Hundreds of thousands STILL yet to claim £45million in refunds after being overcharged for power of attorney | The Sun
HUNDREDS of thousands of families are still owed millions in refunds after being overcharged when registering for power of attorney.
A power of attorney is a legal document that lets you appoint one or more people to help you make decisions or to make decisions on your behalf.
There are two types, one covering property and financial affairs and one covering health and welfare.
A redress scheme was set up by the government in 2018 after it realised that people had been charged more than the administration costs for setting up a power of attorney.
In total, the Office of the Public Guardian (OPG) was found to have overcharged 1.7million applicants registering for power of attorney by £69million between 2013 to 2017.
The refunds apply to powers of attorney registered between 1 April 2013 and 31 March 2017 in England and Wales.
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Millions were owed cash back because the OPG's running costs fell but fees were not reduced to reflect this.
In April 2017, The fee to register was lowered from £110 to £82.
Since then a refund scheme has allowed people to claim back as much as £54 per attorney plus 0.5% interest on top.
But if you took out both a financial affairs and a health attorney, then you could be due up to £108.
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It's worth noting that even when the person who the attorney was for has died, you can still claim.
In this scenario, the executor of the will or administrator of the estate needs to claim the refund.
But the process has become more complex since the government shut down online refund applications back in January 2021.
And only 330,000 applicants claimed £16.9million worth of refunds up to this date, according to data revealed by The Times.
This means that there are around 1.37million who are still owed redress.
And many aren't aware that they can still claim the cash back if they file a request by post.
The Public Guardian spokesman's office said: "This refund scheme is still open and we have already paid out over £16 million in compensation."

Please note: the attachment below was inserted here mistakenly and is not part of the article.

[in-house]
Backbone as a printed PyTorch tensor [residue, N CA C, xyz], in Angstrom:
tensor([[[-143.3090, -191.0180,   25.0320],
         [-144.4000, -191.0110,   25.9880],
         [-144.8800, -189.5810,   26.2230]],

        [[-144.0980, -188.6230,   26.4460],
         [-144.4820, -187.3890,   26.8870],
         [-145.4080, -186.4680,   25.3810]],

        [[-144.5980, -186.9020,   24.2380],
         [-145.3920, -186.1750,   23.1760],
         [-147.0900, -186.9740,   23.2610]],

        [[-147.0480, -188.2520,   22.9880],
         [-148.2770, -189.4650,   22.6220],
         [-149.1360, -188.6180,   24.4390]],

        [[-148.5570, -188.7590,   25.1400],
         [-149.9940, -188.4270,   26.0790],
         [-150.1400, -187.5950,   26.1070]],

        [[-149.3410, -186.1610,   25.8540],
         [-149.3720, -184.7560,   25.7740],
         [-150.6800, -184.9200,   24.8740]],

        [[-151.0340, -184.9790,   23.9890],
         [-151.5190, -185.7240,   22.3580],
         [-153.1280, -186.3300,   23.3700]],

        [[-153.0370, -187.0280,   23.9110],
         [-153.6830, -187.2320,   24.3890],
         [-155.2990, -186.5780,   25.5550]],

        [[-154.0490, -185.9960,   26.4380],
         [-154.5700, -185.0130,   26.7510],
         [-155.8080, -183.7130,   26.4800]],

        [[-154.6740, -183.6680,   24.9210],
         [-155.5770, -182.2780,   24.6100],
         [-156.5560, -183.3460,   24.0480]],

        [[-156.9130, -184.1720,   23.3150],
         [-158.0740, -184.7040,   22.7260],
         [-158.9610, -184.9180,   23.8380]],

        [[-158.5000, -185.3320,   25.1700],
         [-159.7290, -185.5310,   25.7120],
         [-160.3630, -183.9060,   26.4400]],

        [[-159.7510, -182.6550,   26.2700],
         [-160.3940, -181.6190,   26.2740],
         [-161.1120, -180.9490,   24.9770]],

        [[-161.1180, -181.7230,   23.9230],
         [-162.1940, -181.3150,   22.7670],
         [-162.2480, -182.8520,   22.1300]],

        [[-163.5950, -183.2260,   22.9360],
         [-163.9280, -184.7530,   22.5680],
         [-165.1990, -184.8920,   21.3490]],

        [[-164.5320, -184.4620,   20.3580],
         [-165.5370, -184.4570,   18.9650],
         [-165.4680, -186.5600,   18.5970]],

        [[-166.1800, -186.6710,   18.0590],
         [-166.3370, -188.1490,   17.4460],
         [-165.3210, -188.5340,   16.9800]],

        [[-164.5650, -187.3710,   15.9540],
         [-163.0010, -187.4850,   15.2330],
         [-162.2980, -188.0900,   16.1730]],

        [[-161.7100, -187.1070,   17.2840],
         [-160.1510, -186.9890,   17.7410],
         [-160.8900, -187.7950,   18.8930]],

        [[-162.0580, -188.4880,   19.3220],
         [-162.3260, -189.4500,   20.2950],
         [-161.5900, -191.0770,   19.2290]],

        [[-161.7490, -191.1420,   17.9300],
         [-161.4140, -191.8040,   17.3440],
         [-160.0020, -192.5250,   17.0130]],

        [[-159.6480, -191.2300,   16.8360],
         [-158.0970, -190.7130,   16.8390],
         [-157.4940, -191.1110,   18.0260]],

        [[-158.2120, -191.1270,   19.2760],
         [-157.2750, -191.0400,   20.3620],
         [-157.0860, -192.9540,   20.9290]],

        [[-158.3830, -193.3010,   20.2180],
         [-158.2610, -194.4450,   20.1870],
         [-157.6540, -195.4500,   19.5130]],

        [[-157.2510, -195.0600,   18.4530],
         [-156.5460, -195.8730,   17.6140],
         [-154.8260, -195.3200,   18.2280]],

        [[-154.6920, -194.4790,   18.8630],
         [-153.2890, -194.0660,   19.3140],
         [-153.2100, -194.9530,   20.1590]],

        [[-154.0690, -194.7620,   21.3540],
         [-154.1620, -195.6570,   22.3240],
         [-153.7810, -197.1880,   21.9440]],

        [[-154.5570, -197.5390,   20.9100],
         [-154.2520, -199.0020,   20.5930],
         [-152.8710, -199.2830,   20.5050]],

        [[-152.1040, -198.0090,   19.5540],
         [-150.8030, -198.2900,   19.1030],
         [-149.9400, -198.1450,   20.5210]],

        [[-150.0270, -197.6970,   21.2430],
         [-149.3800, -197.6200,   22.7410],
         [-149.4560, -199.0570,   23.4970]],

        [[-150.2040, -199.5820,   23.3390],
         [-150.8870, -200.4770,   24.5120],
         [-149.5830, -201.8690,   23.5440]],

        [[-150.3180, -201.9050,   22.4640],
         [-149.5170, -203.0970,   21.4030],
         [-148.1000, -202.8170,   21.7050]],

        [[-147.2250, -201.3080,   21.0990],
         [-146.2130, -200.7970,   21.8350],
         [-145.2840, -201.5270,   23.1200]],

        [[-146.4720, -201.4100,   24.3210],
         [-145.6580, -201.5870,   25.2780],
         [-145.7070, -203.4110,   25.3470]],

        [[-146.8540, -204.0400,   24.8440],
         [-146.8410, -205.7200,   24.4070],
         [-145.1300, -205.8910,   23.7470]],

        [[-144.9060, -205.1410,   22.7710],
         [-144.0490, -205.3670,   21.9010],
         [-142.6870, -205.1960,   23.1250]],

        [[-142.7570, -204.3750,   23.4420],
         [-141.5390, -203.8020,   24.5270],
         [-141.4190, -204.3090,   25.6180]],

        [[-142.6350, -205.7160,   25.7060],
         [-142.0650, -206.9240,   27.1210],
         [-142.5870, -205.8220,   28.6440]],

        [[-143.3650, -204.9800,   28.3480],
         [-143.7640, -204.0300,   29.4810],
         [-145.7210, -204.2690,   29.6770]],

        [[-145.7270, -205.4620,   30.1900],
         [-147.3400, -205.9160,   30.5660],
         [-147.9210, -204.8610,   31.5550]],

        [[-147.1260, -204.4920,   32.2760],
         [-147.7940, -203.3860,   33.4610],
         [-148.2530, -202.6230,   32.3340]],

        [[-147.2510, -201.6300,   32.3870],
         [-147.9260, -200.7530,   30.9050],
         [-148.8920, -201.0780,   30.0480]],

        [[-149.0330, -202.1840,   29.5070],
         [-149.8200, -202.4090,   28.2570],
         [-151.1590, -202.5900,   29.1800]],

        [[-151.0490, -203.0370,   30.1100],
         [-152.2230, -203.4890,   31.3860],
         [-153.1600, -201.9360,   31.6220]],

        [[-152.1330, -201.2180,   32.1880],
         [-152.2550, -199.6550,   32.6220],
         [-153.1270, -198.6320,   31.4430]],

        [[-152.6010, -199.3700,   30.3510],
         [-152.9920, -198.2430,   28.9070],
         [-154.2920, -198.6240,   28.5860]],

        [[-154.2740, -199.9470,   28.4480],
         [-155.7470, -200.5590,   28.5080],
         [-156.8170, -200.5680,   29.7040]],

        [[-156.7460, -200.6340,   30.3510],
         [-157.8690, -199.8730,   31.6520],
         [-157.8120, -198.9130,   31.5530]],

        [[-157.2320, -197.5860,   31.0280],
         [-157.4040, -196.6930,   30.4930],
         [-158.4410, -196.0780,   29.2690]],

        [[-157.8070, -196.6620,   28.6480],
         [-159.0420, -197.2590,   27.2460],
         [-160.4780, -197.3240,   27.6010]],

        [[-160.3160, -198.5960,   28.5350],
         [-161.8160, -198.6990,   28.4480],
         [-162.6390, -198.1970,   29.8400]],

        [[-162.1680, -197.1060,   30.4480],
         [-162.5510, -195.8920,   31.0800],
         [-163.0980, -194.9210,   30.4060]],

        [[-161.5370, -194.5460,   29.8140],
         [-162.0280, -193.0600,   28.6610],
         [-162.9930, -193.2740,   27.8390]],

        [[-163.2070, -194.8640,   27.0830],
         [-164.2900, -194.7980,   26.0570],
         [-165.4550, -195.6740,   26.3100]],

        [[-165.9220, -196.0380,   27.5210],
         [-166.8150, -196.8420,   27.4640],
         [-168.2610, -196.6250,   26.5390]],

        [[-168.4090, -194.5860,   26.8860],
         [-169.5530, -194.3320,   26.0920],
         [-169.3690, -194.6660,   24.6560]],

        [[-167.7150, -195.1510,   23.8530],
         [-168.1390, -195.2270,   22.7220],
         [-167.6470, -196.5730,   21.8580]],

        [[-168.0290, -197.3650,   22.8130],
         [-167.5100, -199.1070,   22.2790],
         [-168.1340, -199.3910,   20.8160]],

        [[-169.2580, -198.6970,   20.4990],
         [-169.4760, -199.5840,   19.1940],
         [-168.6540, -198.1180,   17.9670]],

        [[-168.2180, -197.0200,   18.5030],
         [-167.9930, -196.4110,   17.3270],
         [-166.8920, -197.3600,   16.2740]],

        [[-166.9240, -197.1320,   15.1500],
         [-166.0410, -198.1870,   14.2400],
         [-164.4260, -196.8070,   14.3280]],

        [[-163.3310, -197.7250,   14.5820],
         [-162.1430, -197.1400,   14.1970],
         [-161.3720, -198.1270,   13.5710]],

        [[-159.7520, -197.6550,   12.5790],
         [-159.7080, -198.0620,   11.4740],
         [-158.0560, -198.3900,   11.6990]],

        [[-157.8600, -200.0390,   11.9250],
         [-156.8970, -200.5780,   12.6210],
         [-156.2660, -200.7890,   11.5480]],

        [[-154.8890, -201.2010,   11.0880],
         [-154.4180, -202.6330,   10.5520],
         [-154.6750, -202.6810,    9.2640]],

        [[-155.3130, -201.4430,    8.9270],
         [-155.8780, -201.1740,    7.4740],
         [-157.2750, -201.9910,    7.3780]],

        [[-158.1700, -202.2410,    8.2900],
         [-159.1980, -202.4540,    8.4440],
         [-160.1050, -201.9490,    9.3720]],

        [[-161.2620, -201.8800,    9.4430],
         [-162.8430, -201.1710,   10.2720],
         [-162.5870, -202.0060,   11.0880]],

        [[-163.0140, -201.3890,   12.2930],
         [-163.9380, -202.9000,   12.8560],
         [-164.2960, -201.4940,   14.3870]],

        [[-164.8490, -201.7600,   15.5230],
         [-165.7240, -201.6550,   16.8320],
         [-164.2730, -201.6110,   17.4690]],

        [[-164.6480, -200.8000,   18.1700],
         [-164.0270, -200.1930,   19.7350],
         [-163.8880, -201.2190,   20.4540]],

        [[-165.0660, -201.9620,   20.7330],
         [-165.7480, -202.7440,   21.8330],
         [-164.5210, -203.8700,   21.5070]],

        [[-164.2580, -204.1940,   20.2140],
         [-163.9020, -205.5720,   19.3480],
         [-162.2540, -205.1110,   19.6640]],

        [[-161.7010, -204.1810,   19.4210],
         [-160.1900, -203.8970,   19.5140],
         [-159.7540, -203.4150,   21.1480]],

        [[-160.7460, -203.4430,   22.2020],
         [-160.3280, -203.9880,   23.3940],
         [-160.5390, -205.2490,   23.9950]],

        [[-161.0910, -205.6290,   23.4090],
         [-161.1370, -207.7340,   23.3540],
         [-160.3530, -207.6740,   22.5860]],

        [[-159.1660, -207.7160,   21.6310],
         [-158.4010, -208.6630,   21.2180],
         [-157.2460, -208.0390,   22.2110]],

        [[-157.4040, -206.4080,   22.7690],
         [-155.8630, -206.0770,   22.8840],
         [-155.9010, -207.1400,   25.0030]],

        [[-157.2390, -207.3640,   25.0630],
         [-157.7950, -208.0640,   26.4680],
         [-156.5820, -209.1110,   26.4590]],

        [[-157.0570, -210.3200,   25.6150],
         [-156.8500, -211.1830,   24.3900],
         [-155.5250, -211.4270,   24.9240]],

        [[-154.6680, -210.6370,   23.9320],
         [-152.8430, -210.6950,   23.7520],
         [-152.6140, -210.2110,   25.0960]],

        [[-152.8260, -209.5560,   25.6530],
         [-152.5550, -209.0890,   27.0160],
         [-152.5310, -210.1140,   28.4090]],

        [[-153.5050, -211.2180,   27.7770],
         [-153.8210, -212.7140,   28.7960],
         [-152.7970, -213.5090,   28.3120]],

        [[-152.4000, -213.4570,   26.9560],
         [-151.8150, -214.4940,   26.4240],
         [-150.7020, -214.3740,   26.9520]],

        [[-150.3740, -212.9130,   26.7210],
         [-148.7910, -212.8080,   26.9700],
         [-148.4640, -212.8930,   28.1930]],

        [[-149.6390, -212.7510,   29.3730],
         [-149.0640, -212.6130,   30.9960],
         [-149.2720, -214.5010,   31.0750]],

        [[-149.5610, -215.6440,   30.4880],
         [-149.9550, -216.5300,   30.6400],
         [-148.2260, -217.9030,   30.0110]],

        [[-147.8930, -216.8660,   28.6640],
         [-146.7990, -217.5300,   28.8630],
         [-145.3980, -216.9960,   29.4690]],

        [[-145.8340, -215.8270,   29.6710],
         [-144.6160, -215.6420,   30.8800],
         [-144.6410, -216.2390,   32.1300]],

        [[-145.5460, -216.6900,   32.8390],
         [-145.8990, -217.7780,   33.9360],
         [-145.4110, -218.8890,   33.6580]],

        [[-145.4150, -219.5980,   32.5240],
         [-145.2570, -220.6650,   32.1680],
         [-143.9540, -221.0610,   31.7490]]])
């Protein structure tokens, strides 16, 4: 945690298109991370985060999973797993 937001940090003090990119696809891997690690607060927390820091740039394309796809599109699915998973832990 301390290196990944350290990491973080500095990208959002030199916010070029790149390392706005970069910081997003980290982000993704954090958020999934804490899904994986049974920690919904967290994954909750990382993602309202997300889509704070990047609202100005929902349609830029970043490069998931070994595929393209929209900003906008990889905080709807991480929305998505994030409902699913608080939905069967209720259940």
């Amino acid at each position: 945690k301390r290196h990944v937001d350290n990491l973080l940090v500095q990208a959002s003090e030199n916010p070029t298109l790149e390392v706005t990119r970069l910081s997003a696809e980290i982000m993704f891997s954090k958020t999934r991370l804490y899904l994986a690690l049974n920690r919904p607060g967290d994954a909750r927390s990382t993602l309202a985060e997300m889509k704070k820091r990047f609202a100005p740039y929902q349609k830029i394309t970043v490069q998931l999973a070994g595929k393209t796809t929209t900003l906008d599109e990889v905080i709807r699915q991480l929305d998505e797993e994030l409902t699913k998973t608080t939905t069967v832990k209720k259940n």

How much can I claim back?
How much you can claim depends on the year you took out the attorney.
Here's what you need to know:
- Applied between April 2013 and September 2013 – £54 per attorney
- Applied between October 2013 and March 2014 – £34 per attorney
- Applied between April 2014 and March 2015 – £37 per attorney
- Applied between April 2015 and March 2016 – £38 per attorney
- Applied between April 2016 and March 2017 – £45 per attorney
You’ll get half the refund if you paid a reduced fee.
How can I claim a refund?
The deadline to request a refund online passed in January 2021.
But households can still apply for a refund on fees by sending a letter to the OPG.
To apply, you won't need the power of attorney document itself, but you will need:
- The donor's name, address and date of birth.
- Their UK bank account number and sort code.
- The name of one of the attorneys on the power of attorney.
It doesn't matter if the donor has died and you can still make a claim by post.
You'll just need to send a copy of the donor's death certificate and will, or a grant of representation such as a grant of probate or letter of administration, along with your contact details.
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Post your request to:
POA Refunds Team
Office of the Public Guardian
PO Box 16185
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